A series of seven celebrity recitals at London's Barbican Hall gets under way this week with one of the most sought-after singers of today stepping onto the platform, in the shape of the young Russian baritone Dmitri Hvorostovsky (left). Since winning the 1989 Cardiff Voice of the World Competition, Hvorostovsky's career has soared, and he is now regarded as one of the pre-eminent voices of his generation. Born in the central Siberian city of Krasnoyarsk, the dynamic Hvorostovsky is equally at home in both the opera house and the concert hall. Aside from his richly resonant and ringing tone, what he brings to his singing is always an acute sense of interpretation, in which the shortest phrases can be instilled with a wealth of emotional meaning. Versatility is another of his great strengths, as his recital programme demonstrates. He sings five songs each by compatriots Tchaikovsky and Rachmaninov, which he should certainly endow with his innate lyrical gifts. But he also includes settings by Caldara and Carissimi, as well as blockbuster arias from Handel's Serse and Gluck's Orfeo. Yet whether he is vocally translating the glories of the Baroque or the most heartfelt of Russian folksongs, Hvorostovsky's full-bodied engagement with the music is always paramount; and it gives him the charisma to elevate his powerful and glorious baritone among the elite.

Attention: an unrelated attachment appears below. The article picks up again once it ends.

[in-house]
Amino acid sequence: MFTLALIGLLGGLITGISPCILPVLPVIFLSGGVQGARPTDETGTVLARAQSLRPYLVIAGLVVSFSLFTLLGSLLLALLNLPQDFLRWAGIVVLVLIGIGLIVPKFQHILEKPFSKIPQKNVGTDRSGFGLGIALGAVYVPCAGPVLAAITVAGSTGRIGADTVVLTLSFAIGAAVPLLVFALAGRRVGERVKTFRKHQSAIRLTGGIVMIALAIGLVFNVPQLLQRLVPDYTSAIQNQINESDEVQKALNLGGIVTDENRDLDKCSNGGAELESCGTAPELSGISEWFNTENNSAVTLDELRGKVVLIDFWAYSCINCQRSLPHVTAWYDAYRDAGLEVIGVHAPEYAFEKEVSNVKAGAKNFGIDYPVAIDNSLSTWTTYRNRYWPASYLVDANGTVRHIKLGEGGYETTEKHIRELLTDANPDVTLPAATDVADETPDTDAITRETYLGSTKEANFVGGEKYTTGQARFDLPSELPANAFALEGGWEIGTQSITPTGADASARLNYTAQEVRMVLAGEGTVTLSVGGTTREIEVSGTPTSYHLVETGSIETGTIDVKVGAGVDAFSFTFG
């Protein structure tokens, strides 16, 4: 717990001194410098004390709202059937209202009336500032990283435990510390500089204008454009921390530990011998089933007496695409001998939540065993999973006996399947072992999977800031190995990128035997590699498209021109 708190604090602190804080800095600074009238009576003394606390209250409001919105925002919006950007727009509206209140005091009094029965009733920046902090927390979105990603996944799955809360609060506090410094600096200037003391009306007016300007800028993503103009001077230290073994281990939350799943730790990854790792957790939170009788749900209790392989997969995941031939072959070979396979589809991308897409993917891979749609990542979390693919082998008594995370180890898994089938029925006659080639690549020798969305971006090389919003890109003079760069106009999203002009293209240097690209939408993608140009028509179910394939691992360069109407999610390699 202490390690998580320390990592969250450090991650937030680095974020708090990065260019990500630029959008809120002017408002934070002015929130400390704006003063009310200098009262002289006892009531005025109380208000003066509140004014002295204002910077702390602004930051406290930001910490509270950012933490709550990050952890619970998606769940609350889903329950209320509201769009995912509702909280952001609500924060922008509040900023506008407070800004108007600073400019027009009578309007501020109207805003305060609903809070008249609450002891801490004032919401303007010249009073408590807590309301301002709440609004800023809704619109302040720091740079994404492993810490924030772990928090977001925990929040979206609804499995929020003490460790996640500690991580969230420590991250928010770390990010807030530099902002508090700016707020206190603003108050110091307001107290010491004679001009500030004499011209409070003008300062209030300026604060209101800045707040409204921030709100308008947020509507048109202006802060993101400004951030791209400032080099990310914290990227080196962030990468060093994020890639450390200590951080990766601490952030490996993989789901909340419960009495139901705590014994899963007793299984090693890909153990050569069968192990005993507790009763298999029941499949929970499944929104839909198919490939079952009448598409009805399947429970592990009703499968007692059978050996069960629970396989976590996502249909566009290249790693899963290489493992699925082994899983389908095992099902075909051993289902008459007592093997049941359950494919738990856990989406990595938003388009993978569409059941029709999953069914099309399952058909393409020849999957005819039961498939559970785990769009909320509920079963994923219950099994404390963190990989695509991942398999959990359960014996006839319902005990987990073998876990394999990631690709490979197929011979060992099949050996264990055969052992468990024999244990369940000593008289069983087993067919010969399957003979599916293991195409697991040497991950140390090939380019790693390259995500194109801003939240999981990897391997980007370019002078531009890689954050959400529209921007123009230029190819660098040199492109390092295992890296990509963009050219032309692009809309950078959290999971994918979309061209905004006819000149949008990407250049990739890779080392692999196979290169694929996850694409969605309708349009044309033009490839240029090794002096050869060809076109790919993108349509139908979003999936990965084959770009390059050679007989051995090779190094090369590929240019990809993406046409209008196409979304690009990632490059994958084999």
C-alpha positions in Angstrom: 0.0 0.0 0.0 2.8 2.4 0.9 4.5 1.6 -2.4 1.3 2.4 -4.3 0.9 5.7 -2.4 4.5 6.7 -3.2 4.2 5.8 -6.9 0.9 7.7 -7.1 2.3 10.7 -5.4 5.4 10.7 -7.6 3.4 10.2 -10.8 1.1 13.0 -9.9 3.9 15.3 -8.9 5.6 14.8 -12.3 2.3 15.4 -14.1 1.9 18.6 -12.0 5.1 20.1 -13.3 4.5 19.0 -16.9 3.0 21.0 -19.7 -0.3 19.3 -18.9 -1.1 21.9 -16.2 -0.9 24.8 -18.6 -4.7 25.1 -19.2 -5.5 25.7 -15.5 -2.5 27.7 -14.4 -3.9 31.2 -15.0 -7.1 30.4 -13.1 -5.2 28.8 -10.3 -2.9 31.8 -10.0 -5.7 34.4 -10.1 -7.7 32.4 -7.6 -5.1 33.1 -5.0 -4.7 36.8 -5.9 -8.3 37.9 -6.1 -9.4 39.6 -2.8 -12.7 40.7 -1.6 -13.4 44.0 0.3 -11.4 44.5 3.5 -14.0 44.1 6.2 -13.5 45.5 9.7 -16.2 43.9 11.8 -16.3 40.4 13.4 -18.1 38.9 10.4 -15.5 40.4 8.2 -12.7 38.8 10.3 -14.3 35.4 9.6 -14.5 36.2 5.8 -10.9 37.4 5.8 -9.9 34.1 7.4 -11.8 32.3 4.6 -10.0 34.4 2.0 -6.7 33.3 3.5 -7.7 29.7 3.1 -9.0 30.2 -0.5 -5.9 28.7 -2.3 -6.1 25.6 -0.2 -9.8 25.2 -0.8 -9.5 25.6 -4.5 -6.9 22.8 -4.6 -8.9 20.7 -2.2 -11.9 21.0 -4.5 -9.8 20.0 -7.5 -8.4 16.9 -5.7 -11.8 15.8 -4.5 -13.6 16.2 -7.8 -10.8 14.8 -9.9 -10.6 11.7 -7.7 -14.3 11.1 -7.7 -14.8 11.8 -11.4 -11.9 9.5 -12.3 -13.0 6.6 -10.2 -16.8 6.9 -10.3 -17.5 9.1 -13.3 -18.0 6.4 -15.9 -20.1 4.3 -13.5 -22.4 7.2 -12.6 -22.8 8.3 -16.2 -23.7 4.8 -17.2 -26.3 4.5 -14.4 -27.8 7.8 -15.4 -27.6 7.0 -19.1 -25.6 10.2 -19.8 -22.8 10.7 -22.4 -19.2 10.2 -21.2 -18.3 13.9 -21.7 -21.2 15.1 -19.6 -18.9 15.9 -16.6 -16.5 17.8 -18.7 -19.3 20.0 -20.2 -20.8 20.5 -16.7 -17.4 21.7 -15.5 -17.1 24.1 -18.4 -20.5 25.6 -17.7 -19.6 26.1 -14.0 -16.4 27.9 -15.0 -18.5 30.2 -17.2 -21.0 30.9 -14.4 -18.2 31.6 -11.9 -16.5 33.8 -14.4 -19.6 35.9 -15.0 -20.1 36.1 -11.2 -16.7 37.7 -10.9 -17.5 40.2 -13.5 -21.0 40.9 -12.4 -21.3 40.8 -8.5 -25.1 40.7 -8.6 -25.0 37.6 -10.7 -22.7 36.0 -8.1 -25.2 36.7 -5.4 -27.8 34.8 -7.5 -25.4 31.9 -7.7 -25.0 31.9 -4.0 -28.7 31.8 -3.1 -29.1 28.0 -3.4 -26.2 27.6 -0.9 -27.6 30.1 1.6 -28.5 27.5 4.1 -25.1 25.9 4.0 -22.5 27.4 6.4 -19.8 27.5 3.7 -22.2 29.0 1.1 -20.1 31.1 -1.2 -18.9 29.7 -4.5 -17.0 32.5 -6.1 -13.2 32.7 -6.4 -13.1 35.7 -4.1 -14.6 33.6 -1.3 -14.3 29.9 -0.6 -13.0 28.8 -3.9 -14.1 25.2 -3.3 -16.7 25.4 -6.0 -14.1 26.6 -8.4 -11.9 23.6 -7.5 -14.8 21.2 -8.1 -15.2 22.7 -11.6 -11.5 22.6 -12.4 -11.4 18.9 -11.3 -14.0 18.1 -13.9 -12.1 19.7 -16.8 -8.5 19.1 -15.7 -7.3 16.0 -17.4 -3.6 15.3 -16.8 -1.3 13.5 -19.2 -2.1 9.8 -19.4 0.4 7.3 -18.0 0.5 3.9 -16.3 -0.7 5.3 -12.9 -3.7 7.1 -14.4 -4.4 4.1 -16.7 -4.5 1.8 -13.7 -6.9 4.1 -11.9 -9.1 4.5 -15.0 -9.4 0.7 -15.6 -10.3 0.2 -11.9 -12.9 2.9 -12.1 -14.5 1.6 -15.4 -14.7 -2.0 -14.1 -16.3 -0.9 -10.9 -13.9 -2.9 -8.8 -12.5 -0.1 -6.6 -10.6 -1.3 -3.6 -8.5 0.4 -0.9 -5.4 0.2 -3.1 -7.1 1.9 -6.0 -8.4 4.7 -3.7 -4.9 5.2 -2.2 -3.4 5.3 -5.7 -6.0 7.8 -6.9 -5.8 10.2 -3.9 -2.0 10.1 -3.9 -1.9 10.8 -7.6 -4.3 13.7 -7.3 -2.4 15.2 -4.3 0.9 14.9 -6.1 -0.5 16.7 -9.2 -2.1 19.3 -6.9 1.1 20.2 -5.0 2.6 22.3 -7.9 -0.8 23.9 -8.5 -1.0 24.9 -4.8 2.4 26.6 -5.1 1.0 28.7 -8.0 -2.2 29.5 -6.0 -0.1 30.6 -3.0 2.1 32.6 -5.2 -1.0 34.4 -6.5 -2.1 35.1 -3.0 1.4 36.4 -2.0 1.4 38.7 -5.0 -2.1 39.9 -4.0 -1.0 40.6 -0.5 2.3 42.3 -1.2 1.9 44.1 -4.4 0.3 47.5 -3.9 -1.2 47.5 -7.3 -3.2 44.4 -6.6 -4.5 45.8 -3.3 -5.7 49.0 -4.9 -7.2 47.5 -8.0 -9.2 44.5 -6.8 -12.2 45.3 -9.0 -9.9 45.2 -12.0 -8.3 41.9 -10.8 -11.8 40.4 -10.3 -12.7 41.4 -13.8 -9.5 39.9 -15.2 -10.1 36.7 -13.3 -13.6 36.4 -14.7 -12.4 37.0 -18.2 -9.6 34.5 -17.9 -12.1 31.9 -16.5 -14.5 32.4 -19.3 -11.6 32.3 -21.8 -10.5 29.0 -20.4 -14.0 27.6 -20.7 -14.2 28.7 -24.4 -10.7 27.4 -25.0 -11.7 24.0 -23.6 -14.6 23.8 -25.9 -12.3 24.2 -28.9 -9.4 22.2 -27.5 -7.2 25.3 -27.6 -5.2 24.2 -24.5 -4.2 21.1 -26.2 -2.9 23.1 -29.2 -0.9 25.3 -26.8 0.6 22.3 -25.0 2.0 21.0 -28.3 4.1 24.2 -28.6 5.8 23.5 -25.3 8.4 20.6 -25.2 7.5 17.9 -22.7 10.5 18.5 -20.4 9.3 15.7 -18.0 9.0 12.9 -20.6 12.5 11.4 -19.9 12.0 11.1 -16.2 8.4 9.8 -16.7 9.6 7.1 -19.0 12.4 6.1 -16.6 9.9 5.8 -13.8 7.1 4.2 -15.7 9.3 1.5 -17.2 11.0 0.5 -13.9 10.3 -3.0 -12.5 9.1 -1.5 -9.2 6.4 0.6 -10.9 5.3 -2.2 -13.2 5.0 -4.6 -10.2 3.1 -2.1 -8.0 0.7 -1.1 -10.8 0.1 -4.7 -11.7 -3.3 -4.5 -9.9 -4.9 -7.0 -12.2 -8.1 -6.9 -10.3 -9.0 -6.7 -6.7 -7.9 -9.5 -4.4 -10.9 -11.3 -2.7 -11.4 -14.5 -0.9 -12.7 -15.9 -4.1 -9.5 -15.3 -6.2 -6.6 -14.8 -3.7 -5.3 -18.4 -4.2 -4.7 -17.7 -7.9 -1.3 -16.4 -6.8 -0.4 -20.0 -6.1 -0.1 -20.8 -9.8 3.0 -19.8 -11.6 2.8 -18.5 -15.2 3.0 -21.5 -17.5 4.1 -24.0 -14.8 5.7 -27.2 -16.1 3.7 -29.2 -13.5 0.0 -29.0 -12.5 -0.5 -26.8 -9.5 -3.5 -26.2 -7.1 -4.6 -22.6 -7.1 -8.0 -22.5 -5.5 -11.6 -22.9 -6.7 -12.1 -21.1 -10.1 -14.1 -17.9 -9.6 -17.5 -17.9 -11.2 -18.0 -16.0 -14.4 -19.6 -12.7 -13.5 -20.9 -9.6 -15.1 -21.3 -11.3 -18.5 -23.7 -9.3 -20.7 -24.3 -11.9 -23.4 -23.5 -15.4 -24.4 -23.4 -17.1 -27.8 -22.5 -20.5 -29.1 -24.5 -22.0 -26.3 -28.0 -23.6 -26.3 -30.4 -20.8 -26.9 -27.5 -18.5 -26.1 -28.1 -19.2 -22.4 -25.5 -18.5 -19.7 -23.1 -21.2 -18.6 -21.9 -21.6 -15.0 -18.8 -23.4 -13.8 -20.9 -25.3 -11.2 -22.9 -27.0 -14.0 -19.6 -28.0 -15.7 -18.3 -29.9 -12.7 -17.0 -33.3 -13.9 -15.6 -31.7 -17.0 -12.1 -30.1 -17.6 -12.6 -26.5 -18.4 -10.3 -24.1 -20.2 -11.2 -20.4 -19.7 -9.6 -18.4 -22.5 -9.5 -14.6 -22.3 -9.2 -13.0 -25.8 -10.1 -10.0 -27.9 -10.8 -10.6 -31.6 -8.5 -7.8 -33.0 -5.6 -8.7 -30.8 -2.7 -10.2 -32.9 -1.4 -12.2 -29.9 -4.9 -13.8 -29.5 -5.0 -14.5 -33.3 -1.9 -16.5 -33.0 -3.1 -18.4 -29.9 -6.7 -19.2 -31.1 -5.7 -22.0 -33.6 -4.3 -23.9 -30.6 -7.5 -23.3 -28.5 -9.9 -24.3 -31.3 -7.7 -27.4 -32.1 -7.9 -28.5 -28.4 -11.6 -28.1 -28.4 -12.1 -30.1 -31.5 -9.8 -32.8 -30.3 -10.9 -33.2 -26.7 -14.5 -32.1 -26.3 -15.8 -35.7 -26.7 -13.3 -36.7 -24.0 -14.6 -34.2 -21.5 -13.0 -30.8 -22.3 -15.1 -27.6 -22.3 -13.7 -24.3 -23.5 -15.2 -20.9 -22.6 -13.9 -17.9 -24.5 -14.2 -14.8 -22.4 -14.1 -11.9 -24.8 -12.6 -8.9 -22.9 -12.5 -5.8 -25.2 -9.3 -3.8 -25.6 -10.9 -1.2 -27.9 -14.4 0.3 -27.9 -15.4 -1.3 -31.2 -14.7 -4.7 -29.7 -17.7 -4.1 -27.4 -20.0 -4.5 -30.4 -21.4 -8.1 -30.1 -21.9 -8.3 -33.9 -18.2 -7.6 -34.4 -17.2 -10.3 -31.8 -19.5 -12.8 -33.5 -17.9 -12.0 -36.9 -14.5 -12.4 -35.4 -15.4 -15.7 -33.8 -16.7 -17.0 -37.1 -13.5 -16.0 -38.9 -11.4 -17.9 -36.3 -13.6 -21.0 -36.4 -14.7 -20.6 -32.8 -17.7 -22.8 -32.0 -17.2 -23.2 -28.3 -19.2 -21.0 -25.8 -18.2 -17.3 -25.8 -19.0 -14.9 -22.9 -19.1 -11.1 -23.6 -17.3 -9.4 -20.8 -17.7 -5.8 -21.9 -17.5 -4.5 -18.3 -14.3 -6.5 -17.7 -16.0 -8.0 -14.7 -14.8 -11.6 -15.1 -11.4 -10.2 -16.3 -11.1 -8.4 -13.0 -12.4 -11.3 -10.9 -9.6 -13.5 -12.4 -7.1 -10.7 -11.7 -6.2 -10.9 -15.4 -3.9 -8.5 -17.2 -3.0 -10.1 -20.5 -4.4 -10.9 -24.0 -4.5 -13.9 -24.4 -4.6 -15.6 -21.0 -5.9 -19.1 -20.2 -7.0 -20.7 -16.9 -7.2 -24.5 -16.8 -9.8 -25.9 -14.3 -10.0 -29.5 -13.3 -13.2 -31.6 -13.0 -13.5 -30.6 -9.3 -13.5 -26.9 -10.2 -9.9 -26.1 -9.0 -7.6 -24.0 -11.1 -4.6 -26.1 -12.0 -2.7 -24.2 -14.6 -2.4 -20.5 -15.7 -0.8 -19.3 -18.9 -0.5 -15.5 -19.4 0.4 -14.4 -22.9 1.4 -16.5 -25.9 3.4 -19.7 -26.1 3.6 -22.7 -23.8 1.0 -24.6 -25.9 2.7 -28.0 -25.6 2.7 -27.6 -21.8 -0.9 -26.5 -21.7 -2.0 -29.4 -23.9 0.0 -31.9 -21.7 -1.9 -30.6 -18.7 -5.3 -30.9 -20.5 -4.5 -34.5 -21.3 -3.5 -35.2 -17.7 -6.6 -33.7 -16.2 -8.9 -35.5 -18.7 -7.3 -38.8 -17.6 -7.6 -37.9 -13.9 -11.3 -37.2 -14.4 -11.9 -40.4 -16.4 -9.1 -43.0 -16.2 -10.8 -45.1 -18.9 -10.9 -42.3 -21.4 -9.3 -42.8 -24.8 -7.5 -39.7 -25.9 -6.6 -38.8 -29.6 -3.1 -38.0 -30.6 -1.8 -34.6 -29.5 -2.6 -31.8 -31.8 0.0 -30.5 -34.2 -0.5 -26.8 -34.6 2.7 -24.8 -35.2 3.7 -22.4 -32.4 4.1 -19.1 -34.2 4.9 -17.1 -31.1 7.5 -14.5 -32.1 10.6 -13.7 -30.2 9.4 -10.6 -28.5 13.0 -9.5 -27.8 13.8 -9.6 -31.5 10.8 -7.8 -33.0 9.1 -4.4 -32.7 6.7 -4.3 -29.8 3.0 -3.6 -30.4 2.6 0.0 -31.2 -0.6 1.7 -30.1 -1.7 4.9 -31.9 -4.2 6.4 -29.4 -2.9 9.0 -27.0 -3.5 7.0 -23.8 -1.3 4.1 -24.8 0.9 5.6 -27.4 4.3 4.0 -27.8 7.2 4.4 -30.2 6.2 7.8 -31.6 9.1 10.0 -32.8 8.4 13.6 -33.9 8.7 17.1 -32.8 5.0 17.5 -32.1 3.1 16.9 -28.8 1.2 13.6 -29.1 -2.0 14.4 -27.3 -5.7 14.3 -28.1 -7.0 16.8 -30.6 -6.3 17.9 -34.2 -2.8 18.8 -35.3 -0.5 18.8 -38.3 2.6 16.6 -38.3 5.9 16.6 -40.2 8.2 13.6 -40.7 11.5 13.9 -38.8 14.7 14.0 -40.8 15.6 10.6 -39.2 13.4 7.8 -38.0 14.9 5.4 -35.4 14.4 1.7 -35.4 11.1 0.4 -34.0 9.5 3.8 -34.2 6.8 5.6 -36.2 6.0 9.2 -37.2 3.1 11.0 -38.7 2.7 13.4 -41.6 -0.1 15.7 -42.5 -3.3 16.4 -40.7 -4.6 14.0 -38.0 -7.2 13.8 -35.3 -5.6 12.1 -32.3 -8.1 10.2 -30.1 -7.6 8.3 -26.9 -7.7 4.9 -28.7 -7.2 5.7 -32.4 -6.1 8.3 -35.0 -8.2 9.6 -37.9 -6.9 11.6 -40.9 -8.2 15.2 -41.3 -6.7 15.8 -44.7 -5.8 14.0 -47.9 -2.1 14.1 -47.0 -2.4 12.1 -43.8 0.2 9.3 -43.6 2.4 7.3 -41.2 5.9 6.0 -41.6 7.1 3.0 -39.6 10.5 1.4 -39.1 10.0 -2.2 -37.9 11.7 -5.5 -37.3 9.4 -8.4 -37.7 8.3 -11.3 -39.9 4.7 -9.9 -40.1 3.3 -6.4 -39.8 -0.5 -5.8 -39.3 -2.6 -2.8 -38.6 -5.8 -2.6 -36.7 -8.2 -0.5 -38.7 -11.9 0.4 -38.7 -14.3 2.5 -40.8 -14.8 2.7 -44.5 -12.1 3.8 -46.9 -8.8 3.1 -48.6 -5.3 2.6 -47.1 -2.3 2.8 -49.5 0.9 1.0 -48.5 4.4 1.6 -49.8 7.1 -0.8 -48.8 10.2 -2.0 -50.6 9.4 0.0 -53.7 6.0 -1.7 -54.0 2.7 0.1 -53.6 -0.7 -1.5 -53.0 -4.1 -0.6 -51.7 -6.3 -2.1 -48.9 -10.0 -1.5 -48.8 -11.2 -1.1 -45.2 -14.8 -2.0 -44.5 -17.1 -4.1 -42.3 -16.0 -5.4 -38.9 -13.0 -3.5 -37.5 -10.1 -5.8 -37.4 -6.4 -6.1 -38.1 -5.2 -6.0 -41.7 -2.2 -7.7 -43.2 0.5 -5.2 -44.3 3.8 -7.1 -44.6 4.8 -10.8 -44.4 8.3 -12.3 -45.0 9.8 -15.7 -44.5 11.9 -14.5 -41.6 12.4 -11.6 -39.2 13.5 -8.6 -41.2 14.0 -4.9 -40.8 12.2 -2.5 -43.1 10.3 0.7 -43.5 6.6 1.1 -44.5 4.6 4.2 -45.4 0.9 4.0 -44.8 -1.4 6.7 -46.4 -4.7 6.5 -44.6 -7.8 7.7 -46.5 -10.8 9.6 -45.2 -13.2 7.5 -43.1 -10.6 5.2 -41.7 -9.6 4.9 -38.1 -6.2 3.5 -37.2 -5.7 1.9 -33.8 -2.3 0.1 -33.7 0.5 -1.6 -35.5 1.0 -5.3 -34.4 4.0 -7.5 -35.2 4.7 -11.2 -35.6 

Duncan Hadfield

Dmitri Hvorostovsky sings at the Barbican Hall, London EC2 (0171-638 8891) 23 Jan at 7.30pm